Fall Prep: Hugelkultur
Written by: Sumati Shah
Have I piqued your interest? What is above ground as a raised bed, or dug into the ground as a trench, or a combo of the two – a swale or berm that’s partially dug and also mounded up?
It’s Hugelkultur! And it adapts easily to whatever circumstances you’re creating. It’s a great return on your invetments!
Last year in my garden, I dug 2 trenches and one more shallow bed. This fall, I have an attractive and efficient way to put the energy of this years harvest into next year’s garden already.
Here’s how you do it:
First, pick your spot and dig (or build your planter if you’re opting for above ground) Approx 2-3 ft deep and about 6ft long to accommodate the wood you have or the size of bed that you’re creating.
Next, lay down the logs and largest pieces of wood. Add smaller branches and twigs, kitchen compost and leaves to fill the small gaps. Any big air pockets will collapse as the winter progresses – avoid creating them.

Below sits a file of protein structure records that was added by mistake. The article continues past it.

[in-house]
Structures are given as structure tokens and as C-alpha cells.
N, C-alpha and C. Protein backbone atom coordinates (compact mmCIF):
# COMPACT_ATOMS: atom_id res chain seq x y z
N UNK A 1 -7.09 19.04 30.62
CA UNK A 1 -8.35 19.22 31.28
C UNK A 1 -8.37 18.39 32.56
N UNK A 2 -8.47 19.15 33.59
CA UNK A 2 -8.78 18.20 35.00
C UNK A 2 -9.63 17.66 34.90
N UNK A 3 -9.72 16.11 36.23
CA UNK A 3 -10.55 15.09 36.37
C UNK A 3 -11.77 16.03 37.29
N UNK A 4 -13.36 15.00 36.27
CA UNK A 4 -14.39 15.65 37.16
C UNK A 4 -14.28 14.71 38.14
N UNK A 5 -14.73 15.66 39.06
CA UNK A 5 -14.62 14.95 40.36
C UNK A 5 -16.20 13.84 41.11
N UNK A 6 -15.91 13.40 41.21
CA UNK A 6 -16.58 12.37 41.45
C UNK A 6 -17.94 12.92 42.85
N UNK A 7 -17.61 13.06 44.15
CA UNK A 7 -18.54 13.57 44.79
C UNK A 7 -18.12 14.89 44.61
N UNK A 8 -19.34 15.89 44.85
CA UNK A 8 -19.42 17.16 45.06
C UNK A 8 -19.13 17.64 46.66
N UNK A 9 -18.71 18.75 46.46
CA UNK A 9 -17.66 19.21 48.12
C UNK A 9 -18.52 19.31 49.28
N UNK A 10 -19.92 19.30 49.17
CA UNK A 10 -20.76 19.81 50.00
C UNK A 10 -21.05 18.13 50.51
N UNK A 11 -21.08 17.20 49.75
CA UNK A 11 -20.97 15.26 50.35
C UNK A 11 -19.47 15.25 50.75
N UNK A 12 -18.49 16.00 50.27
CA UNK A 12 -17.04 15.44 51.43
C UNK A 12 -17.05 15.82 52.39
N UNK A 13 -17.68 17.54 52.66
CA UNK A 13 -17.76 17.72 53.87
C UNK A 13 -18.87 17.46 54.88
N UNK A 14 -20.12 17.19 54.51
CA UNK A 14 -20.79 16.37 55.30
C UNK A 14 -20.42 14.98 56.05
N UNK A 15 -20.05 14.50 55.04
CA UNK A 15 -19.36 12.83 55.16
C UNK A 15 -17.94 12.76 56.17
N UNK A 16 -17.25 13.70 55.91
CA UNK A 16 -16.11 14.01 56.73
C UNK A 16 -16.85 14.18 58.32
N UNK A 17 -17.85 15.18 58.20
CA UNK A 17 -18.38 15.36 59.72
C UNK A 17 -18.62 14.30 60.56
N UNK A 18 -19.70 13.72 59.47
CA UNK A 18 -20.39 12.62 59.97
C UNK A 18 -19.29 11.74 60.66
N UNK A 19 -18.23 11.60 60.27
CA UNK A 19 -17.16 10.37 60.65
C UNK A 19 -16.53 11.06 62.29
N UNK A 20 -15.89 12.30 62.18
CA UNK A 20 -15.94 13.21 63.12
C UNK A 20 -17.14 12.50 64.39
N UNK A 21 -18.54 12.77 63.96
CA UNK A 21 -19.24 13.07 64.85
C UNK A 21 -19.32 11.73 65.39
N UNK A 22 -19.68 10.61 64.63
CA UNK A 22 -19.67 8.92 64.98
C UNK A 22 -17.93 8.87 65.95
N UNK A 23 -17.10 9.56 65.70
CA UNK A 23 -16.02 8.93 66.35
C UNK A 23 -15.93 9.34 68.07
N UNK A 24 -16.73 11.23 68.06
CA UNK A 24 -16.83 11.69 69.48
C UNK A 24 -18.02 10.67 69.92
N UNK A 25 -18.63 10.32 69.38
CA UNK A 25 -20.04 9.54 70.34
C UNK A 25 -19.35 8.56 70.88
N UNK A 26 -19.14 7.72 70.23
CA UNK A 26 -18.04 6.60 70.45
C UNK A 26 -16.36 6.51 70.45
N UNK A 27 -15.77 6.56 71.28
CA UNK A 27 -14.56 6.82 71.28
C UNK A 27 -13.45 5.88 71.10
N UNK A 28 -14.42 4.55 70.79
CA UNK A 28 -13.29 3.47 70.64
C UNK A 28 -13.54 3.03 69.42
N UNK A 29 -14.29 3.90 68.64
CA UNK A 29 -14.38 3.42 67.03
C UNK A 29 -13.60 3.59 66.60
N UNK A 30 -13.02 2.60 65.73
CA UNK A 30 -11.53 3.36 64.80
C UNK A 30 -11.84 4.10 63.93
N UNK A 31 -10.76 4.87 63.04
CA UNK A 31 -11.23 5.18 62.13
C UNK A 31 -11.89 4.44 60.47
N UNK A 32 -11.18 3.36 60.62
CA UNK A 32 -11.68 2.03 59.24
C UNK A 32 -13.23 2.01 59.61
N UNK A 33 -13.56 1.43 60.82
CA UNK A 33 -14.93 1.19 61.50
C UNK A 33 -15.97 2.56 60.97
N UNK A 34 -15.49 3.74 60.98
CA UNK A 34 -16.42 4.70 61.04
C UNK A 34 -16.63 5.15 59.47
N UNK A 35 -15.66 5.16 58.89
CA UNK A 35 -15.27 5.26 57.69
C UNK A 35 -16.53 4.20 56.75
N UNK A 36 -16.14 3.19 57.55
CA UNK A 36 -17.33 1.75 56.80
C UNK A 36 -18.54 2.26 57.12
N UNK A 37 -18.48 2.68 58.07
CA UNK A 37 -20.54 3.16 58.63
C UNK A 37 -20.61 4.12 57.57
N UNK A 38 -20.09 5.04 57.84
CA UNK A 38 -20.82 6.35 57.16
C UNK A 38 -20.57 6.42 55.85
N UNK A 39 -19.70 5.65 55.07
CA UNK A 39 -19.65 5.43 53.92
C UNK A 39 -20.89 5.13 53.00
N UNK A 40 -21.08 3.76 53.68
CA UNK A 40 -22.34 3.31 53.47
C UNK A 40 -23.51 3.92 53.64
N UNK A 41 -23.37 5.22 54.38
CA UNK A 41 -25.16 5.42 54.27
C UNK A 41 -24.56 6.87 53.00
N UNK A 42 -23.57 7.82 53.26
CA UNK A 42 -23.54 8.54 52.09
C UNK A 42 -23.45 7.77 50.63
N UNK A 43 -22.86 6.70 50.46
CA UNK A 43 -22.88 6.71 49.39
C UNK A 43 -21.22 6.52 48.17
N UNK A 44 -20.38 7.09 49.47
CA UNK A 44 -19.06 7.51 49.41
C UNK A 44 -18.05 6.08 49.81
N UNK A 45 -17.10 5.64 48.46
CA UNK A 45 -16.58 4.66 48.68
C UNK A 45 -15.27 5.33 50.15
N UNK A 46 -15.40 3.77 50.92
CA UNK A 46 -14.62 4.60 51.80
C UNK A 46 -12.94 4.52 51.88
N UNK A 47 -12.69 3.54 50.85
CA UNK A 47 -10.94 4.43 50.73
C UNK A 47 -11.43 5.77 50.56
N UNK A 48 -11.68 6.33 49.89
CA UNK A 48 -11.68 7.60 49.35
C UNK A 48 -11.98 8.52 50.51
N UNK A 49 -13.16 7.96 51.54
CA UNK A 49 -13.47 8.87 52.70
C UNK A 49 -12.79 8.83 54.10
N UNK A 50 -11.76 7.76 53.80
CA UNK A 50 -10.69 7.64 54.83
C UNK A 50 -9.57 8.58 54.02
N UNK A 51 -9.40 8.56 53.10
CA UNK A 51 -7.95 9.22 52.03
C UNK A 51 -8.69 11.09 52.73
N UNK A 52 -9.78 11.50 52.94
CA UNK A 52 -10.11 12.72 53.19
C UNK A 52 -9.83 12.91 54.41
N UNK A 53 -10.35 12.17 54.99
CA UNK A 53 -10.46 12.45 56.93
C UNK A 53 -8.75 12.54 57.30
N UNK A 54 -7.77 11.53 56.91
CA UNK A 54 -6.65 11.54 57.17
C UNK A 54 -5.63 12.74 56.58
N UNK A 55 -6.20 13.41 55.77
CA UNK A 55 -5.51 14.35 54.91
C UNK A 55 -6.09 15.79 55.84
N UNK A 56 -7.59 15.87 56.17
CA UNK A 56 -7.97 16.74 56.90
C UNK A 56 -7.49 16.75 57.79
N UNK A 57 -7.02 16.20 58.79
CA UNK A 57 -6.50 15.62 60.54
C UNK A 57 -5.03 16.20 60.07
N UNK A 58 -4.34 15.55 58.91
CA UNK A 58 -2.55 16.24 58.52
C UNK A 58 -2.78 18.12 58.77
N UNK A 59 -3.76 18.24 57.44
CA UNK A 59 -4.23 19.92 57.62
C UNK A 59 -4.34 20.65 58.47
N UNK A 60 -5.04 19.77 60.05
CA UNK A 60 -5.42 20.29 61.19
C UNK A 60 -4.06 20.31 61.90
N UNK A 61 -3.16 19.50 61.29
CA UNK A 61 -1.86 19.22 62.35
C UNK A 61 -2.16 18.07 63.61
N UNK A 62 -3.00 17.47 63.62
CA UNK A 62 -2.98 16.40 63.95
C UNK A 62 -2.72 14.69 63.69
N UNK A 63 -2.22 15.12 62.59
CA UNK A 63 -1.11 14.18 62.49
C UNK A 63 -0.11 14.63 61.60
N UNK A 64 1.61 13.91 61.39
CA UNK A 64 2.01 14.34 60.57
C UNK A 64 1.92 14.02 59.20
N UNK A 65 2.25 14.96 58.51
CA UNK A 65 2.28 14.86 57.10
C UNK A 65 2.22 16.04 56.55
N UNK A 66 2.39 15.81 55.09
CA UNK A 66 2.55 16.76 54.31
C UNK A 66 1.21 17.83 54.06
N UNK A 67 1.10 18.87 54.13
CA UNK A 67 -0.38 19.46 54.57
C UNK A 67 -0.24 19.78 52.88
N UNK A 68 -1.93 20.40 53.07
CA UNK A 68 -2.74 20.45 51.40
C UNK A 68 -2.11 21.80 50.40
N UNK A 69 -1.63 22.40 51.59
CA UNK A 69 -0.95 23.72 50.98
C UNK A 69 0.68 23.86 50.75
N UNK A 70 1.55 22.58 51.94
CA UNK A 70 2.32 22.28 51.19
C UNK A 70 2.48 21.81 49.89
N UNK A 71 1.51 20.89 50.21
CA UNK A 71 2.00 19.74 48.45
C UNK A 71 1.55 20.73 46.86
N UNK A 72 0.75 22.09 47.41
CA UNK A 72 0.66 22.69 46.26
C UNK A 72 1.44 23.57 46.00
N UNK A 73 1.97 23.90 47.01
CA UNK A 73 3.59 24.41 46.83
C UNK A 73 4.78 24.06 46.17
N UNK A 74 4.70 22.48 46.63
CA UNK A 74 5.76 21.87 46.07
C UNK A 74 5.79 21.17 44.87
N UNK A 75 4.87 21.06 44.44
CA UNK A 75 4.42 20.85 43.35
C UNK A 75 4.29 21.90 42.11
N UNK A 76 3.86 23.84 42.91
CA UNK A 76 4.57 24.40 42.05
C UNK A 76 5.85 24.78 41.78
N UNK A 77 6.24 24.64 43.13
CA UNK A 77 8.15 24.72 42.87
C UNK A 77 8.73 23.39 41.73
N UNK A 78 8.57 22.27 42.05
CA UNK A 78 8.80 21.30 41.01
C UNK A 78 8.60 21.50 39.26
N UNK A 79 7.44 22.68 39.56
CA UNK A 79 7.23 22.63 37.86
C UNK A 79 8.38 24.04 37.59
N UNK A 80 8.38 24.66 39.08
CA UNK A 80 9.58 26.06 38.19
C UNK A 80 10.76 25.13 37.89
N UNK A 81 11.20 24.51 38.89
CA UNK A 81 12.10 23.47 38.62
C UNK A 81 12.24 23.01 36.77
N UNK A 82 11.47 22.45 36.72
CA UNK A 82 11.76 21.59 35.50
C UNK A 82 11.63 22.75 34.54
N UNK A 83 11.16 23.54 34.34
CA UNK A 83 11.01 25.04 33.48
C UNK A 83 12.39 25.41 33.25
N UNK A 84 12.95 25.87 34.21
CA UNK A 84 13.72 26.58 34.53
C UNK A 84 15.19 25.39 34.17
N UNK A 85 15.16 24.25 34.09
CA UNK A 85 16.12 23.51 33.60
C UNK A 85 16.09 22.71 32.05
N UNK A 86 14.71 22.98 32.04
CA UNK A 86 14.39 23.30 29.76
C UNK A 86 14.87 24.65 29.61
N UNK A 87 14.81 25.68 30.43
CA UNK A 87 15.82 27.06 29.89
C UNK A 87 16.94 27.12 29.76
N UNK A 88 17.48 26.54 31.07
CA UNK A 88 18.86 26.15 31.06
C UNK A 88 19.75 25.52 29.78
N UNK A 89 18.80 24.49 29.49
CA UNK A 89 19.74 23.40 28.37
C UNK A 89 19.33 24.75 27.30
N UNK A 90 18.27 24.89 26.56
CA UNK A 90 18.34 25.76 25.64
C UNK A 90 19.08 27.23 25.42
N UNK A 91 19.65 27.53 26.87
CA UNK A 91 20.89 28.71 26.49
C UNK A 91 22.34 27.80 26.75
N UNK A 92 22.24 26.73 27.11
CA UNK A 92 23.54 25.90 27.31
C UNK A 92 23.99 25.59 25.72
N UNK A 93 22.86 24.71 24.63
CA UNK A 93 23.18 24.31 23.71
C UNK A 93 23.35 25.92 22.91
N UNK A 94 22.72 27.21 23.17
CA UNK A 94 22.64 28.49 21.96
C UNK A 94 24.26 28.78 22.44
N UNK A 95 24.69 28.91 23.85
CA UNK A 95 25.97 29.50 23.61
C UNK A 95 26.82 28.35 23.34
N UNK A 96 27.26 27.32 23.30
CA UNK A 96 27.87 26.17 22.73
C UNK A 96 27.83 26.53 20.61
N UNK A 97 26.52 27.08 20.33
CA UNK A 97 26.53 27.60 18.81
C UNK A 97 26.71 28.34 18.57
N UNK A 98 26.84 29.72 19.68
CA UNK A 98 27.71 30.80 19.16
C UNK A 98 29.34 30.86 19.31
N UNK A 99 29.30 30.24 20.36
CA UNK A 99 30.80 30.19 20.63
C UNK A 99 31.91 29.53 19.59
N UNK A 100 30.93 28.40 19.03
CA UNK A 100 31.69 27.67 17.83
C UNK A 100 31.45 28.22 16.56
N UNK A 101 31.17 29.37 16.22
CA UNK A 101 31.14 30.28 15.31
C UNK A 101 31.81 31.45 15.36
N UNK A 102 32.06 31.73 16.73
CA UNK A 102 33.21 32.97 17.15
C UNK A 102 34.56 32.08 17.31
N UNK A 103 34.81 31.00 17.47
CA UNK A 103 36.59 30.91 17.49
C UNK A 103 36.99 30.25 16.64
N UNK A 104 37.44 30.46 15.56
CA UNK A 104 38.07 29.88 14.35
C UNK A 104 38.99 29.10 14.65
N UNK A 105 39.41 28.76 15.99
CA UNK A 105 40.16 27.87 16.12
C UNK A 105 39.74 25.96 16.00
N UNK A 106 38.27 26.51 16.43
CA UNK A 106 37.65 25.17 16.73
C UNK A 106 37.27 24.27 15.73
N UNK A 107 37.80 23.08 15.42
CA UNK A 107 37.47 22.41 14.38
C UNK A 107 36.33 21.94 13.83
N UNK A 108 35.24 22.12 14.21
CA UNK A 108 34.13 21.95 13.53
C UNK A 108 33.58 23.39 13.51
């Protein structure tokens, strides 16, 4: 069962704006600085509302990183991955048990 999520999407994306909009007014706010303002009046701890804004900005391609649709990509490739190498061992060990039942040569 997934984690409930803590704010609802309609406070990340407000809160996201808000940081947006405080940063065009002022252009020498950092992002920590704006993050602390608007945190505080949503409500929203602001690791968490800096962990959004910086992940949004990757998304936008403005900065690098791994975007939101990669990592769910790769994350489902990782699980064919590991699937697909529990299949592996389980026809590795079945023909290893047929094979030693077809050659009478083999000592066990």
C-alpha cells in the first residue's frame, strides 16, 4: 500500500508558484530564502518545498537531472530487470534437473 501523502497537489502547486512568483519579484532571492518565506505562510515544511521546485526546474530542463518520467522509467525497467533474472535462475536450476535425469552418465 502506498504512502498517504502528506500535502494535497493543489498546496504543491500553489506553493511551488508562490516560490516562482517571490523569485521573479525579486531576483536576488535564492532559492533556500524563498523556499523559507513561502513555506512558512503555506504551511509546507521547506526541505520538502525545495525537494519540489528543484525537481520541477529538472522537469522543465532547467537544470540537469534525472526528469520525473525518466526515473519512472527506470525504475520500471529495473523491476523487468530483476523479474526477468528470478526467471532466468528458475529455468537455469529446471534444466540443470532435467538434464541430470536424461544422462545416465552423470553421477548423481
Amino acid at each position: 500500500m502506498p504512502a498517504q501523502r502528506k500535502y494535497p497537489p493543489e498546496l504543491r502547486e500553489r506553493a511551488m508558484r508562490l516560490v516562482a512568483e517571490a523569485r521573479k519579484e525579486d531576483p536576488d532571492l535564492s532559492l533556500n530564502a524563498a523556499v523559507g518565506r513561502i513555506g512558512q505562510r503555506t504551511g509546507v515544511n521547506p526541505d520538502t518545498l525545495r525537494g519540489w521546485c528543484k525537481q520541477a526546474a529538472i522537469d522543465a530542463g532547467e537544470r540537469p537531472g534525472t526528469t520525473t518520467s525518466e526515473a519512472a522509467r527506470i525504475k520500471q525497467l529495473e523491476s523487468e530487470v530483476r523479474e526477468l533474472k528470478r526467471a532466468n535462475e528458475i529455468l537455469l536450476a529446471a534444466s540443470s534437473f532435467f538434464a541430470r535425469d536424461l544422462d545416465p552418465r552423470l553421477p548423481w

Pack it well and layer the sod you removed face down on top of the log layer. (These are layers 1 & 2 in my garden drawing, above)
Next a big fat layer of fall leaves plus a little compost or garden soil mixed together. (Layer 3)
Last – a good layer of soil or compost. (Layer 4)
This is all done now during Autumn and left to rest over the winter so that the wood has a chance to breakdown a little before you plant. Start your project now and fill in with the leaves as they fall!
There’s going to be a lot happening in this trench or bed as the wood breaks down and there is likely going to be a need for added nitrogen next year…so it’s a good thing you use grass clippings to mulch with!
Rule o f Green Thumbs: HugelKultur turns Fall Clean up into Spring Prep
The main thing is just creating these layers that allow the natural decomposition to take place over time and to maintain and benefit from all the good stuff that comes with a more natural approach to gardening. As the logs break down (or just slightly large branches in my case) the level will drop a bit, so be prepared to top up a little come spring.
The wood and leaves also make a difference – cedar wood will take a long time to break down, and maple leaves take about 2 years too. There are guidelines but no rules for this – life is variable.
Tips: don’t use black walnut and for obvious reasons any treated wood would be best avoided.
Your HugelKultur bed is an excellent way to create a rich compost soil to grow in while you use your garden scraps and fall clean up.
Go Go Green Thumbs!